81. Meridian by Amber Kizer

Meridian by Amber Kizer (Canada) - (USA)
First in a series

Pages: 305 pages
Ages: 13+
Finished: May 12, 2010
First Published: Aug. 11, 2009
Publisher: Delacorte Press
Genre: YA, fantasy, paranormal, romance
Rating: 3/5

First sentence:

The first creatures to seek me were the insects; my parents cleaned the bassinet free of dead ants the morning after they brought me home from the hospital.

Acquired: Received a review copy from Random House Canada.

Reason for Reading: I was attracted to the angel aspect of the story as I enjoy paranormals involving angels.

When Meridian turns sixteen her family has planned for her to be whisked away to live with "Auntie" for an undermined amount of time. It is here that she learns that she is only half-human, the other half is angel. In fact she is a Fenestra, a window to the 'other side' that the dead seek out, if she is near, to make their passing easier. Auntie is also a Fenestra and Meridian has been brought here to learn how to open and close the window properly without getting sucked in herself. But time is short and their evil opponents, the Aternocti will do anything to destroy Auntie and Fenestra before the information can be passed on.

The premise of this story is very exciting and I feel the book could have been so much more than it was. The only character I really connected with Meridian herself, even though there were plenty of times when her behaviour didn't quite ring true. I'm of two minds when it comes to this book. I feel as though my words will make the book sound worse than it was because I really did enjoy the story, became quite caught up in the plot and read the book quickly.

Besides the lack of fully developed characters my main irritant with the book were the religious issues. The author went to great pains to repeatedly let Meridian know that in (the book's) world their is no Christianity. Meridian would ask questions about Heaven and would be given answers like religions have many names for it. She'd ask about God and be told "the Creators are known by many names". This type of thing is mentioned so much you are hit over the head with it. And yet, the bad guys are masquerading as Christians. We are told once at the beginning of the book, before we meet the bad guys, that they are a cult, after that they are simply referred to as Christians. However, throughout the entire book all the detailed descriptions of this group, their practices and church celebrations are all based on The Old Testament. The self-styled preacher quotes Biblical phrases often and their are notes for the reader to look them up (all Old Testament). There is no mention of Jesus or Christ, except once when someone mentions they voted to keep the Christ in Christmas. This just really irked me. The two issues together come across as being anti-Christian. This isn't the first I've run into this. If an author wants to make the bad guys a group of Christians, so be it, but at least have them follow the The New Testament where Christ is found i.e. the term "Christian". As far as I would say, 'Christians' who only follow the Old Testament would actually be Jewish.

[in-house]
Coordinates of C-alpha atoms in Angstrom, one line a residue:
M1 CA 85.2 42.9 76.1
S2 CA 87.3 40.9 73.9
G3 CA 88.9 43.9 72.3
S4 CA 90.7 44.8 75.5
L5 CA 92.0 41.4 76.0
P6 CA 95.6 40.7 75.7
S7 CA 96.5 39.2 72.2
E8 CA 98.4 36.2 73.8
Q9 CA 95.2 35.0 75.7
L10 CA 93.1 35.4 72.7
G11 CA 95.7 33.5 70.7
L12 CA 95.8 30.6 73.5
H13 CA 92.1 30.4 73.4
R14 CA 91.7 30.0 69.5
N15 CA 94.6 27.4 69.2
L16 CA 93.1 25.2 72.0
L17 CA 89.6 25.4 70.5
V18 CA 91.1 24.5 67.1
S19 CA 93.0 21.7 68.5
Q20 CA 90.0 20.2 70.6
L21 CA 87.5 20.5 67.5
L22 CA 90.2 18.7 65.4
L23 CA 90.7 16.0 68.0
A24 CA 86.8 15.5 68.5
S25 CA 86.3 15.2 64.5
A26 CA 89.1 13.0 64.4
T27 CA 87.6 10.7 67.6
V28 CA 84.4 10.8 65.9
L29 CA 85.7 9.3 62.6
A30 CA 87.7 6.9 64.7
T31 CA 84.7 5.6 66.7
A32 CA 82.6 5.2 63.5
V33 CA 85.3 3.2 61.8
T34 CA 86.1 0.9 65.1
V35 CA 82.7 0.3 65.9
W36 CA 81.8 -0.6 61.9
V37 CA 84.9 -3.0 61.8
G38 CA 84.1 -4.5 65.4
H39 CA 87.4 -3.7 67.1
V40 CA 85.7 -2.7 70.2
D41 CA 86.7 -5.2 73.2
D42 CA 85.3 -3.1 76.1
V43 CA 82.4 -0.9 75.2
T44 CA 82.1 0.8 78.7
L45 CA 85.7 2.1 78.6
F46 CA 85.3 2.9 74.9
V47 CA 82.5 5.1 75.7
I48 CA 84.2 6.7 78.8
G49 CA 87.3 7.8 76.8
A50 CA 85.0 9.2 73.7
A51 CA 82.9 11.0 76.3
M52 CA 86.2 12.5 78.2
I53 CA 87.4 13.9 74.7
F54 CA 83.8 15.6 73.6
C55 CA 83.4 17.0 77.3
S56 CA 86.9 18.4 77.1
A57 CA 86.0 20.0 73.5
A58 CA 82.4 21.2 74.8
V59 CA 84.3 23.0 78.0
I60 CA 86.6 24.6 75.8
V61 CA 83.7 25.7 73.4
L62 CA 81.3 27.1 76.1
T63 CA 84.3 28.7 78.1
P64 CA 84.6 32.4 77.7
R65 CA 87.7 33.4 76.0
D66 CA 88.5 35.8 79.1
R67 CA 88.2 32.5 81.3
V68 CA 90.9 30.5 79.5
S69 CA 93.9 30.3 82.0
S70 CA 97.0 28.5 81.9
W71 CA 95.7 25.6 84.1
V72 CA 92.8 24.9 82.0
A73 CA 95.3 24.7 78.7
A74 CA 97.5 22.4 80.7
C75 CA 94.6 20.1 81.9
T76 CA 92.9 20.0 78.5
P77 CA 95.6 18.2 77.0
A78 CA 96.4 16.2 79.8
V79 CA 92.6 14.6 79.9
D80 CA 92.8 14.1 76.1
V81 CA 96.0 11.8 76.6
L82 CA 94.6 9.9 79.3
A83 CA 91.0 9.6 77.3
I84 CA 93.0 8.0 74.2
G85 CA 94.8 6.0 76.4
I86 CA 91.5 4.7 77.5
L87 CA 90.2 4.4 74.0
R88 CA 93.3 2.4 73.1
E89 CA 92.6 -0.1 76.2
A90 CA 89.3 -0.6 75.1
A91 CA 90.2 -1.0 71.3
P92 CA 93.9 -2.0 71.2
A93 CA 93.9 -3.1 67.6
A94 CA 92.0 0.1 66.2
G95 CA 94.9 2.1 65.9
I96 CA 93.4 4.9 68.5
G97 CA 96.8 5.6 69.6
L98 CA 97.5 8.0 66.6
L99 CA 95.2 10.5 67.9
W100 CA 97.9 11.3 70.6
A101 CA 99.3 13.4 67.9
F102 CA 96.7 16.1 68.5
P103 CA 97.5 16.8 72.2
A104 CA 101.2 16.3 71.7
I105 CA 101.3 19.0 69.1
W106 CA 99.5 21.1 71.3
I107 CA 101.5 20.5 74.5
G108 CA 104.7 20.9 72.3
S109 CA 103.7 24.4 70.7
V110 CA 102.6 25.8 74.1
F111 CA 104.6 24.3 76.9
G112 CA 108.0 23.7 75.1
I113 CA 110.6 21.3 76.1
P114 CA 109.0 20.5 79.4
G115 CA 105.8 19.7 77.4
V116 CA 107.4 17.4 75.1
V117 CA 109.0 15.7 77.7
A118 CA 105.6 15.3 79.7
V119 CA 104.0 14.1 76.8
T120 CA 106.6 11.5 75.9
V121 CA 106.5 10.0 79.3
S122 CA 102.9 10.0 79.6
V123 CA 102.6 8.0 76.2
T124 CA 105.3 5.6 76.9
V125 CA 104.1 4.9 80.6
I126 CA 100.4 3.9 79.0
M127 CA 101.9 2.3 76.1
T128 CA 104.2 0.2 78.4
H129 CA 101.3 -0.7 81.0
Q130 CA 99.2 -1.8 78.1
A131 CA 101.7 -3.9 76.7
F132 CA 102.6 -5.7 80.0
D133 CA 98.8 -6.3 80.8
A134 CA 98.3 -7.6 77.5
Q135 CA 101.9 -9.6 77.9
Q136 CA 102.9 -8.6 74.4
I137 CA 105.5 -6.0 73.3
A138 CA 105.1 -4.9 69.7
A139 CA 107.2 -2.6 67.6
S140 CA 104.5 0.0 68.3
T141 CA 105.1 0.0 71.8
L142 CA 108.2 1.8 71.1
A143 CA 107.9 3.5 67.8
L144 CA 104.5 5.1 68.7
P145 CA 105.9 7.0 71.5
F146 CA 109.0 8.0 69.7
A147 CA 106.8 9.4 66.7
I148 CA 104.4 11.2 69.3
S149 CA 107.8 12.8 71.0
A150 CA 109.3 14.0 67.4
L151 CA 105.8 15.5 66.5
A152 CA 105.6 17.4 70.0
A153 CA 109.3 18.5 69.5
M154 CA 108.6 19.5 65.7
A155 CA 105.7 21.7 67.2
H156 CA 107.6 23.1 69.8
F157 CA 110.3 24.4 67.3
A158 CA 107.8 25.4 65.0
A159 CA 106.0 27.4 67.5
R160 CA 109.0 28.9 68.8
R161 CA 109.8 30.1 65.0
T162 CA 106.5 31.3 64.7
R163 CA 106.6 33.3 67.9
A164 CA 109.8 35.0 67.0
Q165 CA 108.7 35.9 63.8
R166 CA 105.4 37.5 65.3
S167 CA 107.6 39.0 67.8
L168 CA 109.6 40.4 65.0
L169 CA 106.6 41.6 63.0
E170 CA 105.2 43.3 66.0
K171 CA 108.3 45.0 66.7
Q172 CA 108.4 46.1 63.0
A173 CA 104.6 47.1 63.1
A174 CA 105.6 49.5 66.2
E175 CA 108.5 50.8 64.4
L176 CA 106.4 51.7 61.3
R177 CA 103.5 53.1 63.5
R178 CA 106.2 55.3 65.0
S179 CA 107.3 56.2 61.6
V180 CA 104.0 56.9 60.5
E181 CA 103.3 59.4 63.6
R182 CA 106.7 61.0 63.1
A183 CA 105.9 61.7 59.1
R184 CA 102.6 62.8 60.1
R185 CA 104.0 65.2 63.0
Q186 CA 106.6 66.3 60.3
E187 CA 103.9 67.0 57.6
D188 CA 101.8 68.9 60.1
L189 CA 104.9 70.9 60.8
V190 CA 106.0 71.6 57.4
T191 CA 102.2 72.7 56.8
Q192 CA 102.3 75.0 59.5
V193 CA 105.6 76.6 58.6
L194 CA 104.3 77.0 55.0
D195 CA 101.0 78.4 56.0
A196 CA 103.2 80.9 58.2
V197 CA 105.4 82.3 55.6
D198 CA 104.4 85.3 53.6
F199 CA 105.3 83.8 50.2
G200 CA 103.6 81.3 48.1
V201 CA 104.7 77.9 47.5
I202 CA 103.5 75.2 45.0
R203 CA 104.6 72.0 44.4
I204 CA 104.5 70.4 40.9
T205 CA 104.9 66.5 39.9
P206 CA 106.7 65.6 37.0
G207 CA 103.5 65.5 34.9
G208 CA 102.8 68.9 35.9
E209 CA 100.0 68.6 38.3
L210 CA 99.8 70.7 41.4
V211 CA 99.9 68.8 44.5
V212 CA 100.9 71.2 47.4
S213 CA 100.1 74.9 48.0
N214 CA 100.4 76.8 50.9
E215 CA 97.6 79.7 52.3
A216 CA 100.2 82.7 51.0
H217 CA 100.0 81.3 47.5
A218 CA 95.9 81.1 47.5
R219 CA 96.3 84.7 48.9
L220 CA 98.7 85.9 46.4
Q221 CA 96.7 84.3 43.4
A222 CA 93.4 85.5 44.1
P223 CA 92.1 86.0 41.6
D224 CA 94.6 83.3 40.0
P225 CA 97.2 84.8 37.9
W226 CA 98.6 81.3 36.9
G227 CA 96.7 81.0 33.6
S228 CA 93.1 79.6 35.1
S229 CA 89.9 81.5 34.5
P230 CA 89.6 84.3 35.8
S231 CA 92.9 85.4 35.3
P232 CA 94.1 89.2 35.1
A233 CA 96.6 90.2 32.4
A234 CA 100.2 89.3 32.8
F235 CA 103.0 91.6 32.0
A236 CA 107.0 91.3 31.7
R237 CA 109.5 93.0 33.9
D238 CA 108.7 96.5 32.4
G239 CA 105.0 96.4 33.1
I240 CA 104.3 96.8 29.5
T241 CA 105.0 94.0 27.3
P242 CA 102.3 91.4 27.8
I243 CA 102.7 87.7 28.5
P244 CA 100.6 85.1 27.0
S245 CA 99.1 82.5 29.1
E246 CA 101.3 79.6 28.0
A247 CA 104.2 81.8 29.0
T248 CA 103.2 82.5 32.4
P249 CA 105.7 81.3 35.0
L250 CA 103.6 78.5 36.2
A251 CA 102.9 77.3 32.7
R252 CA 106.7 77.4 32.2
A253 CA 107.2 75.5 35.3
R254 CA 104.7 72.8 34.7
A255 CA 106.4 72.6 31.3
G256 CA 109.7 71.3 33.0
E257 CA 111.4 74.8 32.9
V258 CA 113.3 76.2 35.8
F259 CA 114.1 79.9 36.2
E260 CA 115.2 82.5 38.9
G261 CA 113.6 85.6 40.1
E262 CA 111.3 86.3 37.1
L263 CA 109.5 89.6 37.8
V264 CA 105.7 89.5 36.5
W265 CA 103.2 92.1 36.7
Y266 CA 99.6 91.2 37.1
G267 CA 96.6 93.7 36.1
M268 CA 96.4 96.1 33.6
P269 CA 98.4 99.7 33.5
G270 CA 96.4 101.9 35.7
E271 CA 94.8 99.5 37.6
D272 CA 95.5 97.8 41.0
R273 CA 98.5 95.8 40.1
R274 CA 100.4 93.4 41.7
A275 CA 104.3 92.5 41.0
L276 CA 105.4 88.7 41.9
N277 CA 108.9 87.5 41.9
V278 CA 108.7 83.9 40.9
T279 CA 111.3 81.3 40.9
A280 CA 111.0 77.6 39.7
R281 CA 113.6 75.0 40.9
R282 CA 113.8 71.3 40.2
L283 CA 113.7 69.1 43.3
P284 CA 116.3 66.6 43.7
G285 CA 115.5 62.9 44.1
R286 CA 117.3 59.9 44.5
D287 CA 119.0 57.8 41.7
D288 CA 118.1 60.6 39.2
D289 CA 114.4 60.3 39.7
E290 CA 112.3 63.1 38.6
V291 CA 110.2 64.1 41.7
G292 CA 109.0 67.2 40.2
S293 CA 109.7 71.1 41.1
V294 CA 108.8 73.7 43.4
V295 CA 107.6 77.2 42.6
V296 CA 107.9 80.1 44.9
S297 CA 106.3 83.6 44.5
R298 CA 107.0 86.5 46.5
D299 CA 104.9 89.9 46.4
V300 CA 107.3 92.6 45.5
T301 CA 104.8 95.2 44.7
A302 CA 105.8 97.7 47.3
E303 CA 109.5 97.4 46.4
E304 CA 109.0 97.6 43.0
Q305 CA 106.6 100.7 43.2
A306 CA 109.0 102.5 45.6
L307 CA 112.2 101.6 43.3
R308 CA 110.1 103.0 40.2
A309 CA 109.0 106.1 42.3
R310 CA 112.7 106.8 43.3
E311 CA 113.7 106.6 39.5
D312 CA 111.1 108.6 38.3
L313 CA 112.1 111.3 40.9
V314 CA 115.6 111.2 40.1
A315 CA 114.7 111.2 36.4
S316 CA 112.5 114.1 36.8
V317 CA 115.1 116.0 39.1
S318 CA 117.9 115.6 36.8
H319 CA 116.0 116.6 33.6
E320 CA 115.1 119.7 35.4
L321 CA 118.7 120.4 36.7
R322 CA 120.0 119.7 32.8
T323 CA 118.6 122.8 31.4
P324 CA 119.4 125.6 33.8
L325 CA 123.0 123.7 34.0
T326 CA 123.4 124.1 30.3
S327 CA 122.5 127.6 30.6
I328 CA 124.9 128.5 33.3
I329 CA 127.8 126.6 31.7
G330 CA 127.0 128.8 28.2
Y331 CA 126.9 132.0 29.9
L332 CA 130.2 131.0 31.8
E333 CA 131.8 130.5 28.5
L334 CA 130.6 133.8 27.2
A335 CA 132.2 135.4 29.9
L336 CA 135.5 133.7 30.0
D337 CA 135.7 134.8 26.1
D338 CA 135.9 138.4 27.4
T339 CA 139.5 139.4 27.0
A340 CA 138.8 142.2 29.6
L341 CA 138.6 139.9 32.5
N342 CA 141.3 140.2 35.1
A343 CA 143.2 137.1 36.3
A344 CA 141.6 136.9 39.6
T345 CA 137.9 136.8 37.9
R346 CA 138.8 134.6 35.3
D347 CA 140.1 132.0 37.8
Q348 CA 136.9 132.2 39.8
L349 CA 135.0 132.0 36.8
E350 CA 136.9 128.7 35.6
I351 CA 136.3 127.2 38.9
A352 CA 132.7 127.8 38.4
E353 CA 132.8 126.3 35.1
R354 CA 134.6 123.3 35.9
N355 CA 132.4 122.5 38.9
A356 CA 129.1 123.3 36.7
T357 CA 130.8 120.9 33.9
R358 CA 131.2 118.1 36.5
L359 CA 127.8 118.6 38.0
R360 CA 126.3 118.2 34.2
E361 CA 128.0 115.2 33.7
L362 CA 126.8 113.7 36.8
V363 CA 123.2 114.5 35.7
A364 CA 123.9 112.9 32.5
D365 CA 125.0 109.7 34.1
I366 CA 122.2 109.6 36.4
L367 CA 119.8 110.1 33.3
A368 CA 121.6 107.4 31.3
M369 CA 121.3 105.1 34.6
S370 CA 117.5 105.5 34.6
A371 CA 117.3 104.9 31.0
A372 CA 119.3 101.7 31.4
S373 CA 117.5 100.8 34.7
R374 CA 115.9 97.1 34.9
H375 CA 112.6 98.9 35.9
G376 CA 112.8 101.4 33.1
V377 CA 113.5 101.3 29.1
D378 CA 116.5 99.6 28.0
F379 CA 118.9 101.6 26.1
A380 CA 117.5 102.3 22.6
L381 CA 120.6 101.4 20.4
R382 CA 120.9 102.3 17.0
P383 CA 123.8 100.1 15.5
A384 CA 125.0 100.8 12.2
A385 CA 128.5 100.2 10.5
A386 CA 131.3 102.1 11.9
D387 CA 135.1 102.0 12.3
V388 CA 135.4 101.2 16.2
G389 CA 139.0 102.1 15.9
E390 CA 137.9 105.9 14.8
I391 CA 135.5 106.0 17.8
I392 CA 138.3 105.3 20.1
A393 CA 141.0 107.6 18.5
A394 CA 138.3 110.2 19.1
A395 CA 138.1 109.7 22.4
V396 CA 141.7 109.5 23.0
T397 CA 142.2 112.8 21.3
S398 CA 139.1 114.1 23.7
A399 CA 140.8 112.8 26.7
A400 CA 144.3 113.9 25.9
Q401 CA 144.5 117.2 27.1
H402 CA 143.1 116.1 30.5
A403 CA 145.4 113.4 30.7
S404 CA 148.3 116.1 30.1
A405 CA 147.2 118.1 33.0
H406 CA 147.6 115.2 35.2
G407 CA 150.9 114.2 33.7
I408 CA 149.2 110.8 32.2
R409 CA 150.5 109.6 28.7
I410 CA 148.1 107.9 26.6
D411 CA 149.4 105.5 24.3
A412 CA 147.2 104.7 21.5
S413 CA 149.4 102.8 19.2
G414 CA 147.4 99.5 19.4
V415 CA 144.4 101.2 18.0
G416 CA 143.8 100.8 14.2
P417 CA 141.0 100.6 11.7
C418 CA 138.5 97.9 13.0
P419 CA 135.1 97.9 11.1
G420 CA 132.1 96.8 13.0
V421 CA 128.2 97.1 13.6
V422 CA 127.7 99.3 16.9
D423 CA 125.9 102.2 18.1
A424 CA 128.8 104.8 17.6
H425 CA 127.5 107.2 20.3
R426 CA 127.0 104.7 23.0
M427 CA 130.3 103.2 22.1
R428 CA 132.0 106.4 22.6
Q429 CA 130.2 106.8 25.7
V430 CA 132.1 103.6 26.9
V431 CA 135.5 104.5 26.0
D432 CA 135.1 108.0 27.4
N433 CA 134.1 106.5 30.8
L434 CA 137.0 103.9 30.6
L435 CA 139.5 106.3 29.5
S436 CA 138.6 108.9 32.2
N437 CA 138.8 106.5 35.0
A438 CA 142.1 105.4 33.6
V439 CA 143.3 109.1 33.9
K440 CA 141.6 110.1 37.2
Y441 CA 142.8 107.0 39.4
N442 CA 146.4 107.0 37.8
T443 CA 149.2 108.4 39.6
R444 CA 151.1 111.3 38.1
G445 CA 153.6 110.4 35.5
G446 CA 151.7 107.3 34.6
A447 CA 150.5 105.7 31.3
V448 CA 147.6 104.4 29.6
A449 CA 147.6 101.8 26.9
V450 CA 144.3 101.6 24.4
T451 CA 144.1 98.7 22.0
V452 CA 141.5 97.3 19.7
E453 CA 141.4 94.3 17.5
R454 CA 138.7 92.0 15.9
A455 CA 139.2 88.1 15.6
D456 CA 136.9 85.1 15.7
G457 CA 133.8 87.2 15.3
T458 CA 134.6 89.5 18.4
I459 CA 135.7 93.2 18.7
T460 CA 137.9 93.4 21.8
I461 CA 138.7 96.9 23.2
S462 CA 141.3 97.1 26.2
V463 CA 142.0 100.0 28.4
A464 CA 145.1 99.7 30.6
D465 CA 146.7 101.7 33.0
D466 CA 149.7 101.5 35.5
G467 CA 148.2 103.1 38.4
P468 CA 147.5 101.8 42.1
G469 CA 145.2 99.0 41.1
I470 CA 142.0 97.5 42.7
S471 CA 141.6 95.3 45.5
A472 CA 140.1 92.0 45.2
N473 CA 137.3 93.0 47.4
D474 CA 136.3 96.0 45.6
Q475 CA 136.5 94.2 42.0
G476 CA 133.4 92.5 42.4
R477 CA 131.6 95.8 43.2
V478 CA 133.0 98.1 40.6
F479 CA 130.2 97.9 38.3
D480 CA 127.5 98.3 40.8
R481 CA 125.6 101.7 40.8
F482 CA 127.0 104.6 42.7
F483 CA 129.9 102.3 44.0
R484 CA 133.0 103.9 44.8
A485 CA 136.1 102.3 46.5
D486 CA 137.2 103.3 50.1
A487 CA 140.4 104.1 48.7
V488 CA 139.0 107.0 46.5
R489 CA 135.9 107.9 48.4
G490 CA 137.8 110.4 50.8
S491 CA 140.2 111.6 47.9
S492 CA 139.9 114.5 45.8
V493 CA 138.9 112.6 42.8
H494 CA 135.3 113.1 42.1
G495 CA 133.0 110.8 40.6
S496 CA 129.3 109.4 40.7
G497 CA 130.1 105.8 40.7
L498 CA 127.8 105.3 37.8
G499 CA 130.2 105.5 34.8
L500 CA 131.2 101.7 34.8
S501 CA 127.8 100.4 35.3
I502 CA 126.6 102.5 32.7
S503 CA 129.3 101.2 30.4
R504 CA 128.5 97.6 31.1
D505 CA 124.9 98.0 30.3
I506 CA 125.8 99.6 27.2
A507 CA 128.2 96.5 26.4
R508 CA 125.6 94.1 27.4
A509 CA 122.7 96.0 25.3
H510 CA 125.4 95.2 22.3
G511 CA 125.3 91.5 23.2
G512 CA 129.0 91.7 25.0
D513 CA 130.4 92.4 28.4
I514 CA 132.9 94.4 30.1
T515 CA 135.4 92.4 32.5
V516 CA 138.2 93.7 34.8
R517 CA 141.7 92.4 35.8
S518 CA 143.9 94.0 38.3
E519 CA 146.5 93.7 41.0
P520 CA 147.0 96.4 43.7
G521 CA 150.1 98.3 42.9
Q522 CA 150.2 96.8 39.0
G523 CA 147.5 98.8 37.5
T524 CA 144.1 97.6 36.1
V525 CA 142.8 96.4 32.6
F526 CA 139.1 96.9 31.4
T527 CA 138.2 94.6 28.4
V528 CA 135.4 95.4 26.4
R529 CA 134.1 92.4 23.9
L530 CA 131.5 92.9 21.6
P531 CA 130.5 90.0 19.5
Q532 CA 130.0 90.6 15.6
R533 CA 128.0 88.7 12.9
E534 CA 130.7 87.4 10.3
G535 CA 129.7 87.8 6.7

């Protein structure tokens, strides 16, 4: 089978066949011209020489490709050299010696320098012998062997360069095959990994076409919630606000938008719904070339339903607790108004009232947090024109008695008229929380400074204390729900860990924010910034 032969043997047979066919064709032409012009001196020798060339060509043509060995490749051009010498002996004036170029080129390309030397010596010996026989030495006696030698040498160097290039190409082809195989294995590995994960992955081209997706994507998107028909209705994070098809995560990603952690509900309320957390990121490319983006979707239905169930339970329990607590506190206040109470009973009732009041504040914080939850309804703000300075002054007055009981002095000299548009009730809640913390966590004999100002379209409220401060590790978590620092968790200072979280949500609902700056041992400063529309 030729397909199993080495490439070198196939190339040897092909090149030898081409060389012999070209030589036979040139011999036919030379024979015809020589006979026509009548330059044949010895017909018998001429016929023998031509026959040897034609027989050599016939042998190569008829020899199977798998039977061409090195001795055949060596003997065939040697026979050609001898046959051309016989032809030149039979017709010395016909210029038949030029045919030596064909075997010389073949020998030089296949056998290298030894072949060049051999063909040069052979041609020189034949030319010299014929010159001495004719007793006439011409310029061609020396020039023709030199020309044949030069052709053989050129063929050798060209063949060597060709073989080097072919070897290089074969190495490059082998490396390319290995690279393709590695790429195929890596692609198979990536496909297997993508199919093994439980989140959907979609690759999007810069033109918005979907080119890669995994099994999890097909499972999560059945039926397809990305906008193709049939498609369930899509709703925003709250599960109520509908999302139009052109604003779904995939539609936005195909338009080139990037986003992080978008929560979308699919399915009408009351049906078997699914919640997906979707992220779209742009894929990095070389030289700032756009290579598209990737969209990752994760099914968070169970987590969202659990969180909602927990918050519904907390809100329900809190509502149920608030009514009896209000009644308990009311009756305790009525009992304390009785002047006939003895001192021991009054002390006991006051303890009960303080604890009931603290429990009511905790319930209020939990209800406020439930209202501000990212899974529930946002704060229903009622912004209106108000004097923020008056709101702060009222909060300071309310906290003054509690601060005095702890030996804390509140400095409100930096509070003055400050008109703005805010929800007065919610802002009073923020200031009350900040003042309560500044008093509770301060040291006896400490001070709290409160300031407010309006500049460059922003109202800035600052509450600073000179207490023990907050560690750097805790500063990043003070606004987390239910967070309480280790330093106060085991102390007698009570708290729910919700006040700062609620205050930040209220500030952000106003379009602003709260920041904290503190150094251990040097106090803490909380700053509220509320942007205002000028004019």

Back to the story, remember I did say that overall I did enjoy it. It has a very strong beginning and the Fenestra creation, with the other mythos created around it is unique and interesting. The book ends satisfactorily but the two main characters are ready to set off for their future, making a sequel more than obvious. I would read a sequel should one be written.


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